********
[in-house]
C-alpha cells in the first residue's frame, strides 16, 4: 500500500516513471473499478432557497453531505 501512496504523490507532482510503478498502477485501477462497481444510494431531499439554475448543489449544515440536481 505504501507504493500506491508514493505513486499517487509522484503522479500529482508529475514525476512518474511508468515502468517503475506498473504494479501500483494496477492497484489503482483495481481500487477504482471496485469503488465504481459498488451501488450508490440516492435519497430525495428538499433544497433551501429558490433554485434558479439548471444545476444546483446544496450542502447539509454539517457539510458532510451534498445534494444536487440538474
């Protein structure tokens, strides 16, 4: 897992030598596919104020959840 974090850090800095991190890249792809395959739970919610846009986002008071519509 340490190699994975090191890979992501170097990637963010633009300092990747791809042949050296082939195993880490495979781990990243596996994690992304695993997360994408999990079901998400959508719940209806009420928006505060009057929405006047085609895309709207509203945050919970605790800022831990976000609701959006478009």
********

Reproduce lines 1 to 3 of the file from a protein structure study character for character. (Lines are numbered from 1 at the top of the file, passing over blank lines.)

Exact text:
[in-house]
C-alpha cells in the first residue's frame, strides 16, 4: 500500500516513471473499478432557497453531505 501512496504523490507532482510503478498502477485501477462497481444510494431531499439554475448543489449544515440536481 505504501507504493500506491508514493505513486499517487509522484503522479500529482508529475514525476512518474511508468515502468517503475506498473504494479501500483494496477492497484489503482483495481481500487477504482471496485469503488465504481459498488451501488450508490440516492435519497430525495428538499433544497433551501429558490433554485434558479439548471444545476444546483446544496450542502447539509454539517457539510458532510451534498445534494444536487440538474
């Protein structure tokens, strides 16, 4: 897992030598596919104020959840 974090850090800095991190890249792809395959739970919610846009986002008071519509 340490190699994975090191890979992501170097990637963010633009300092990747791809042949050296082939195993880490495979781990990243596996994690992304695993997360994408999990079901998400959508719940209806009420928006505060009057929405006047085609895309709207509203945050919970605790800022831990976000609701959006478009």